- From 901 participants, 83% chose a woman, 59% of whom selected gender or age as the reason. Single and younger patients were more likely to choose female and younger providers, respectively. (Source: American Journal of Obstetrics and Gynecology "Patient choice: comparing criteria for selecting an obstetrician-gynecologist based on image, gender, and professional attributes")
- Athletes (male or female) prefer same gender health care providers. (Source: Science Daily "Locker room talk: How male athletes portray female athletic trainers")
Doctor Sherman goes in to more detail about gender and embarrassment in "Adolescent Boys and Genital Exams Reducing Embarrassment". This is an excellent piece, I suggest reading it.
Dismissing the Patient
Too often the solution by providers is to dismiss the patient.
When the patient's beliefs—religious, cultural, or otherwise—run counter to medical recommendations, the physician is obliged to try to understand clearly the beliefs and the viewpoints of the patient. If the physician cannot carry out the patient's wishes after seriously attempting to resolve differences, the physician should discuss with the patient his or her option to seek care from another physician. (Source: American College of Physicians "ACP Ethics Manual 6th Edition")Patients are allowed to choose the level of care that they wish to receive. Threatening dismissal is only coercion and the physician NOT trying to earn the trust of the patient.
Psychological and Emotional TraumaA study in Journal of Reproductive and Infant Psychology Volume 11, Issue 4, 1993, "Post-traumatic stress disorder in women who have undergone obstetric and/or gynecological procedures: A consecutive series of 30 cases of PTSD." highlights the psychological and emotional trauma from intimate exams.
Forwomenseyesonly ("Gynecological Procedures Can Cause PTSD") highlights the study: 500 women took part in a study about the psychological effects of vaginal exams, pap tests, and other gynecological/obstetric procedures. Of the 500 women who took part in the study, over 100 women reported their experiences as ‘very distressing’ or ‘terrifying’. Of the 100 women who reported distressing experiences, 30 were diagnosed with PTSD. The study highlights the similarities between the after effects of rape and women’s experiences with gynecological procedures.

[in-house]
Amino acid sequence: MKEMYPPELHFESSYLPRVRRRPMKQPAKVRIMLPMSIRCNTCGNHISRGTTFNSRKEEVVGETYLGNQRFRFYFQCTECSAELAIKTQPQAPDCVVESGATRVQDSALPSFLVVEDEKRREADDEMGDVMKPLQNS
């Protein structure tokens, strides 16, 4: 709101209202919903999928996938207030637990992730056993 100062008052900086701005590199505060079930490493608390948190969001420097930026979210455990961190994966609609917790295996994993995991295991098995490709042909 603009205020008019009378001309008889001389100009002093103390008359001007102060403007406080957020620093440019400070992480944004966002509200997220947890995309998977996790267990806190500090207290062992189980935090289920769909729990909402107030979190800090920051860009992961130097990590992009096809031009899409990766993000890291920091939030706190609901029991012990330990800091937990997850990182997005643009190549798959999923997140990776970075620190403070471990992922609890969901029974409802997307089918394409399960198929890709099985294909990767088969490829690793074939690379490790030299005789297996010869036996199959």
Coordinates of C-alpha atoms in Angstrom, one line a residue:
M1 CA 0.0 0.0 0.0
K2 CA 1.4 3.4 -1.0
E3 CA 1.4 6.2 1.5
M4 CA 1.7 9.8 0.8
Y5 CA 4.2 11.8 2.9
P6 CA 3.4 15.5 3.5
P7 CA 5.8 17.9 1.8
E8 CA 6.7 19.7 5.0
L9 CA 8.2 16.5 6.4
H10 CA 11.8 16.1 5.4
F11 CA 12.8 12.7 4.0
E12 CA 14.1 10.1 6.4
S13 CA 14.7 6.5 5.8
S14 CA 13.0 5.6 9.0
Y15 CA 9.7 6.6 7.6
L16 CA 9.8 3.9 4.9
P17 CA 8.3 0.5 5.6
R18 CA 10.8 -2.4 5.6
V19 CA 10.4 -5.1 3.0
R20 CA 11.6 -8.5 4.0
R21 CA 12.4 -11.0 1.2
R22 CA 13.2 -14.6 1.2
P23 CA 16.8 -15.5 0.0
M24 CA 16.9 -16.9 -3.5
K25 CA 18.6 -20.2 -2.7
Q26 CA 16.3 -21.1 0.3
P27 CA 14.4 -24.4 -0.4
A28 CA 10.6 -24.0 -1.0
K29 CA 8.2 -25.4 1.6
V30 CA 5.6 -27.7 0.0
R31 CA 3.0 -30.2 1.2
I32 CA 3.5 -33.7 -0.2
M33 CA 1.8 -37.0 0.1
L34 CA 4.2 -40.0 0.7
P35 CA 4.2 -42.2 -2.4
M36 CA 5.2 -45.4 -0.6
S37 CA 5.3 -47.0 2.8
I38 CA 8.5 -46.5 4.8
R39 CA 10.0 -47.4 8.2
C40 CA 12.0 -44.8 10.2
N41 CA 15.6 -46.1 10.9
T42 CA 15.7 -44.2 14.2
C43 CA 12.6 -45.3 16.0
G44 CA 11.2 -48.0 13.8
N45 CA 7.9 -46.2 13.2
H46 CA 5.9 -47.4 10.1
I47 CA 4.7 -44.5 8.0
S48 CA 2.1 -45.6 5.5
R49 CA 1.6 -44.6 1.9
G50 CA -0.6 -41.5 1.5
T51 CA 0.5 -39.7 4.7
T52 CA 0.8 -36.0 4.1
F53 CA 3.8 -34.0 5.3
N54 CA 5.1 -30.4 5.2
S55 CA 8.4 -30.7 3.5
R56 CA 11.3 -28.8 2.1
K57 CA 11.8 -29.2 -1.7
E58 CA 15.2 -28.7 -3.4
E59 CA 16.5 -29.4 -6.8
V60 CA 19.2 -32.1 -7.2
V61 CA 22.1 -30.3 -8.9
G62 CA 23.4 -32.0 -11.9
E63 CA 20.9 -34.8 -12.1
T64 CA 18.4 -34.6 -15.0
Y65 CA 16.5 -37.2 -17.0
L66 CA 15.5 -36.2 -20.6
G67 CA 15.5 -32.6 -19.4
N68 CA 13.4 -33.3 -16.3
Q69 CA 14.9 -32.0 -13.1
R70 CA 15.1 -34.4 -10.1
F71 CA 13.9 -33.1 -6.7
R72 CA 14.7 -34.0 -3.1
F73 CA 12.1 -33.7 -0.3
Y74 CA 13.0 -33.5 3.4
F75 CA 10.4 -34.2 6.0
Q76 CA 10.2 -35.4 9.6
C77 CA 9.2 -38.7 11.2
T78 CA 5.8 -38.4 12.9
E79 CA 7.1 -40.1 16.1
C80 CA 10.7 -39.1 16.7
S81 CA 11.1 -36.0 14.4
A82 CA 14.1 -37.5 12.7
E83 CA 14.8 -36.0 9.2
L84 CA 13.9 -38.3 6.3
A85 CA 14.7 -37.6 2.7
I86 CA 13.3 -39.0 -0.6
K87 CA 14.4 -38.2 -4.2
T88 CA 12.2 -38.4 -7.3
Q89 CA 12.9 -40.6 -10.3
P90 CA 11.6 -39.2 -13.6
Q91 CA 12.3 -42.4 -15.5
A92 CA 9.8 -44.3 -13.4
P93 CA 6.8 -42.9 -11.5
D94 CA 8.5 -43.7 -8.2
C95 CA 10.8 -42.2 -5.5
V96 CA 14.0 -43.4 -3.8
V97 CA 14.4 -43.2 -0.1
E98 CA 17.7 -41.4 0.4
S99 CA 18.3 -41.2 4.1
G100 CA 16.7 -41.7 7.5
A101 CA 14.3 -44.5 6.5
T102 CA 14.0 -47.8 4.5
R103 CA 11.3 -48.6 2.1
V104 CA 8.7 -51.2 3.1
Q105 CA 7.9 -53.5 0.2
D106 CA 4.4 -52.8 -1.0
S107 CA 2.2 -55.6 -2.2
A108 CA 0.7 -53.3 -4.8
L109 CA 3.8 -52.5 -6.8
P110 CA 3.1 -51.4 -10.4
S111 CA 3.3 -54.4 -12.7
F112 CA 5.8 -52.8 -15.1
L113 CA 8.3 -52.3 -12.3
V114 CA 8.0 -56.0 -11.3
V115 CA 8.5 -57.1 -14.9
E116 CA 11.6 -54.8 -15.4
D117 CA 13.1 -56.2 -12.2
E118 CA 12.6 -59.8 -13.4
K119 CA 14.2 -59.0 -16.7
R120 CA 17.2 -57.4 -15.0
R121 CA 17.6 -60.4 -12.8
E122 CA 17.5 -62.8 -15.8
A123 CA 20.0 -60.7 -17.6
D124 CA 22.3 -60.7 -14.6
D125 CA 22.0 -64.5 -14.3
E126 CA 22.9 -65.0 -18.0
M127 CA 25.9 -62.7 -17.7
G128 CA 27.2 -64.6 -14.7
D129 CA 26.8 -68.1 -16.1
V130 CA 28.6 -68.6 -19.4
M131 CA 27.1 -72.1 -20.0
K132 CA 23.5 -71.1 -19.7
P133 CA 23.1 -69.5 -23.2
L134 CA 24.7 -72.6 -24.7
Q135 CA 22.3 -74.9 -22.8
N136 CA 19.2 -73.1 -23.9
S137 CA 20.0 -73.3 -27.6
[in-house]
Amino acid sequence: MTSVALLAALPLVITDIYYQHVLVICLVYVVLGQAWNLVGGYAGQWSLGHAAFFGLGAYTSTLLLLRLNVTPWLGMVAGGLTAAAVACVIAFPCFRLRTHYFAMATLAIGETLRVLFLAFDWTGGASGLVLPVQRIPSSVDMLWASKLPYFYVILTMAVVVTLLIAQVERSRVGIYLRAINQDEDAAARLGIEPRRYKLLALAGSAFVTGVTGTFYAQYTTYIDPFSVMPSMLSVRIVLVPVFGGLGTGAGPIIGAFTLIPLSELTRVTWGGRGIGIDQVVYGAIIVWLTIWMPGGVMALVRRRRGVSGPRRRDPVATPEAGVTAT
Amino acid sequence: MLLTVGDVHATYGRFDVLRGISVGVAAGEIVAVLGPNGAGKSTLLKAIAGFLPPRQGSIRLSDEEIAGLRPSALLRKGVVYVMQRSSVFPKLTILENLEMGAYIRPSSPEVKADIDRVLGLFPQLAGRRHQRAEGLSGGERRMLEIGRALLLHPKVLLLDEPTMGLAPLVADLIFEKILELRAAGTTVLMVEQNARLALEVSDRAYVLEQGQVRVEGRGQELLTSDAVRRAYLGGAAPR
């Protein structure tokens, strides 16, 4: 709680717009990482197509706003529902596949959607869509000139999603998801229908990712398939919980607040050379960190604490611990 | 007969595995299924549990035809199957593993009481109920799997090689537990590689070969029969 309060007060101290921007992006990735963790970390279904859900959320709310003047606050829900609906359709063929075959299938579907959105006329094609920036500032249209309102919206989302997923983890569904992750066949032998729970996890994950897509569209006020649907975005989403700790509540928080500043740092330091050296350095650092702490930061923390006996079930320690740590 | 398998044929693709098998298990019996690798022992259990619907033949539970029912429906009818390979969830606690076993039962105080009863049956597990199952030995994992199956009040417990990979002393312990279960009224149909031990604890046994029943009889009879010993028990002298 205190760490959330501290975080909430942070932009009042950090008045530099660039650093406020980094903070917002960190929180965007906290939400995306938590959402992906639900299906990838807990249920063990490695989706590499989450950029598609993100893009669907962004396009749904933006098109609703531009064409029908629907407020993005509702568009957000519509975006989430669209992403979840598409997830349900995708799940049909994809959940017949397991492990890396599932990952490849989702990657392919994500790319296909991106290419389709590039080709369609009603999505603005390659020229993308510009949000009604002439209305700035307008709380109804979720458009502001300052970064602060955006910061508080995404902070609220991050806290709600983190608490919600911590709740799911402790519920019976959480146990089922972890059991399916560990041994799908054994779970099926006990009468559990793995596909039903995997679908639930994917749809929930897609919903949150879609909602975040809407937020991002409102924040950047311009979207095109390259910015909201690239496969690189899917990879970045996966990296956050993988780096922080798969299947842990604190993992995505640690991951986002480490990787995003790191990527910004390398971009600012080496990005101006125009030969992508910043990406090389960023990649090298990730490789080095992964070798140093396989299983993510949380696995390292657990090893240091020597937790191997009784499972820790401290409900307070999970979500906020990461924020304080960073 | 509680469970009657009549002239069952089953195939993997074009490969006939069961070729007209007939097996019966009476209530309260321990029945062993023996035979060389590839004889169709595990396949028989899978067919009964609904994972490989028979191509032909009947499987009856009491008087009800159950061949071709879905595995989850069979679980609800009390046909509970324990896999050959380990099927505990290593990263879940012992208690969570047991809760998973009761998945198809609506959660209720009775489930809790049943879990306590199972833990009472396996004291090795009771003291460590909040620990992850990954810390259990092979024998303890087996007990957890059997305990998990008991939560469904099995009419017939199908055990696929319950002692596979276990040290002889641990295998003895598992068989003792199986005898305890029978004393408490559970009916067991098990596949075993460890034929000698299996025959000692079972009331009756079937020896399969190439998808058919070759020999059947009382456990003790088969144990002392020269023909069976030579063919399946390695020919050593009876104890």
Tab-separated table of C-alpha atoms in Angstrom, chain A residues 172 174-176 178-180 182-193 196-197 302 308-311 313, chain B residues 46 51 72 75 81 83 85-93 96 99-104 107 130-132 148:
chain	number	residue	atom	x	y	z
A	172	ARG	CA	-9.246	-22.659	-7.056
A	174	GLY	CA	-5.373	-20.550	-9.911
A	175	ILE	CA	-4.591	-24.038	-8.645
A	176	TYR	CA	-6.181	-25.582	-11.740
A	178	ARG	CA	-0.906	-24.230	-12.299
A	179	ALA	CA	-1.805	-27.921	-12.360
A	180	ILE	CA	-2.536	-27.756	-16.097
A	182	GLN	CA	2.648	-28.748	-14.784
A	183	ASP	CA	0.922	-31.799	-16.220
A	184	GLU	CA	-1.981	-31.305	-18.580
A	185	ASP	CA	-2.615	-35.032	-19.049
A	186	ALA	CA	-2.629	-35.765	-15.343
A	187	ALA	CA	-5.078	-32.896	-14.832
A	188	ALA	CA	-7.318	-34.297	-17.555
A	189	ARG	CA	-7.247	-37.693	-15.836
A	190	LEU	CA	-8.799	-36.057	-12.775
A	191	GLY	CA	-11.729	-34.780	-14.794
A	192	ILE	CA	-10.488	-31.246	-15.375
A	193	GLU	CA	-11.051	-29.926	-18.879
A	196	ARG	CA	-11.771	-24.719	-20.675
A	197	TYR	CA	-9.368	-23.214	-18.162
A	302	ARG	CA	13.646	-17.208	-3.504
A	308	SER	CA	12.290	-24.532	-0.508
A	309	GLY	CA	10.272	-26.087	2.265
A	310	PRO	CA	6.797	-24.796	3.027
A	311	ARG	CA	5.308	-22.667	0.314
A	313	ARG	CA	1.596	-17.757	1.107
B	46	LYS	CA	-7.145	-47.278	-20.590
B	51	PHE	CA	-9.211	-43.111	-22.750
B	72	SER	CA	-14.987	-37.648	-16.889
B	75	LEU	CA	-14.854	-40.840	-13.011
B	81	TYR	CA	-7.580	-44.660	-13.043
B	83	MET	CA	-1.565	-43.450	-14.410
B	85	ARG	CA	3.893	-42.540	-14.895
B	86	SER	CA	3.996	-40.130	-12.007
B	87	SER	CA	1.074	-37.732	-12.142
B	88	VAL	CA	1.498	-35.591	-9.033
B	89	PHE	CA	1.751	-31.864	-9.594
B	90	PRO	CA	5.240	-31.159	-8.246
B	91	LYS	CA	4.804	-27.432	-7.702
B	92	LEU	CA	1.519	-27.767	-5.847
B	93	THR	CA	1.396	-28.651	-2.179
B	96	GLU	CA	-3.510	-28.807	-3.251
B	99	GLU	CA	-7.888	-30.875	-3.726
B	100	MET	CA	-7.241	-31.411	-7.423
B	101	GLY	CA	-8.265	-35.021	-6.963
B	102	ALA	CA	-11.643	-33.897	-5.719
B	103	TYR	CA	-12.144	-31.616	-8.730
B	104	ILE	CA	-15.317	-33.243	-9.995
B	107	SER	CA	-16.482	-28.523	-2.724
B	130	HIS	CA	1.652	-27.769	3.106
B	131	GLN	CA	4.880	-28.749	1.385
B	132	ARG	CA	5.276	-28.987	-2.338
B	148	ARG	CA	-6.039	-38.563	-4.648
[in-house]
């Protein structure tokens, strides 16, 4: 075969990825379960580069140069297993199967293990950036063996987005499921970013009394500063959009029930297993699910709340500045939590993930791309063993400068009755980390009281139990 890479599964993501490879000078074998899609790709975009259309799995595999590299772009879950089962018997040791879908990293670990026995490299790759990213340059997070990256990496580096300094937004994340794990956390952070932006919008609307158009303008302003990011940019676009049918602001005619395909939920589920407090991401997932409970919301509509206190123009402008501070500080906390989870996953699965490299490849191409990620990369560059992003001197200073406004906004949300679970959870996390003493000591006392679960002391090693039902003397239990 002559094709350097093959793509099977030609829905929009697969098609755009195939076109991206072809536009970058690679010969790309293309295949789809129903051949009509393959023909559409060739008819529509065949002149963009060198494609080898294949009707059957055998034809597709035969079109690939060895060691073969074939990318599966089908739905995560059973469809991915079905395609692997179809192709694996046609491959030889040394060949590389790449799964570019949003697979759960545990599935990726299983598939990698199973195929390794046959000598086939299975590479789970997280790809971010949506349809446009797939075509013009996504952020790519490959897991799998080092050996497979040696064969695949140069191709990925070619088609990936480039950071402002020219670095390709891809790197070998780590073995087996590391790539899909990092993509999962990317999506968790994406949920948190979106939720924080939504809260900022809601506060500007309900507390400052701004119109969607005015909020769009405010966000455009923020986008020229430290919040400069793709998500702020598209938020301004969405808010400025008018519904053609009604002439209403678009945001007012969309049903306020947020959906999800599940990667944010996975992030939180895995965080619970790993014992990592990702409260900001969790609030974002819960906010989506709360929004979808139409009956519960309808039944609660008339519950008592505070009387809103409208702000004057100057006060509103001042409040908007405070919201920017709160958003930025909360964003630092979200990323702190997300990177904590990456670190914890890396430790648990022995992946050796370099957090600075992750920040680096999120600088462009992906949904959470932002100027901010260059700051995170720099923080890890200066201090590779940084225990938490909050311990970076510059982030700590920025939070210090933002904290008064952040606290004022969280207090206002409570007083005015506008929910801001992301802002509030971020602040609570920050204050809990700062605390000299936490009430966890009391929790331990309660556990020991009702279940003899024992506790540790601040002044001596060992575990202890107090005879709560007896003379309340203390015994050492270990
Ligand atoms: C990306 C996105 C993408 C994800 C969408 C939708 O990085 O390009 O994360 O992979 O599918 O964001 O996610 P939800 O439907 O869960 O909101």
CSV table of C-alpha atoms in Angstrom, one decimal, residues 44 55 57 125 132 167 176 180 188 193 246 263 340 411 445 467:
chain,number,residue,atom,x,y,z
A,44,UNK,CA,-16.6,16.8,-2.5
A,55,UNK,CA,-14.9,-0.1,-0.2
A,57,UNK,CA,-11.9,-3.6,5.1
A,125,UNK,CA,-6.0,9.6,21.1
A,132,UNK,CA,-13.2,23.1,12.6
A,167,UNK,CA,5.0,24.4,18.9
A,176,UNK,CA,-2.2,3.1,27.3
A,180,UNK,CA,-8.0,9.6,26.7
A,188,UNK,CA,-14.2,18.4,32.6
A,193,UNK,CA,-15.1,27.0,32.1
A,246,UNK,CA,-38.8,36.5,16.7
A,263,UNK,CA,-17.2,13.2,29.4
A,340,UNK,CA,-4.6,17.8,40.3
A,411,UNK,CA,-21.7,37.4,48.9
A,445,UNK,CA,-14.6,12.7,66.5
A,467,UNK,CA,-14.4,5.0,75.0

There is a lack of research related to PTSD following gynecological procedures. The study quoted above was published in 1993, and there does not appear to be any follow-up research specific to gynecological procedure- related PTSD published since that time. There has been some recognition in the literature given to the trauma of pap tests experienced by women with a history of having been sexually assaulted, but the trauma caused by pap tests themselves is generally ignored.
Some of the phrases used by the women who took part in the study to describe their experiences include:
"dehumanizing and painful";
"degrading and distressing";
"my opinions were dismissed as irrelevant";
"hurting and feeling violated";
"very brutal internal was excruciating";
"it felt undeniably like rape".
30 out of 500 is 6%!. Just as OB/gyn procedures can cause PTSD, there are so many other procedures (such as male genital exams) that can do the same. What about the borderline diagnosis? Those who may not have full onset PTSD, but have been traumatized none the less?
Conclusion:The genitalia are part of the body too. They can become diseased, or give clues to disease in other part of the body. A physician who does not offer to examine the entire body during a routine physical exam is doing a great disservice to the patient. If the patient refuses that is their right, but they need to know that there is a risk of missing something serious as above.
These exams should be "offered" after discussing the associated risk factors unique to each patient while clearly be given the opportunity to decline. If they elect the exam, they should be conducted privately without a chaperon, unless the patient requested one, and then only if the chaperon was the gender the patient was comfortable with.
From the stand point of "Informed Consent," the first conversation needs to be IF the patient is going to allow the exam. After that, then HOW it will be preformed needs to be discussed.
Thank you for reading.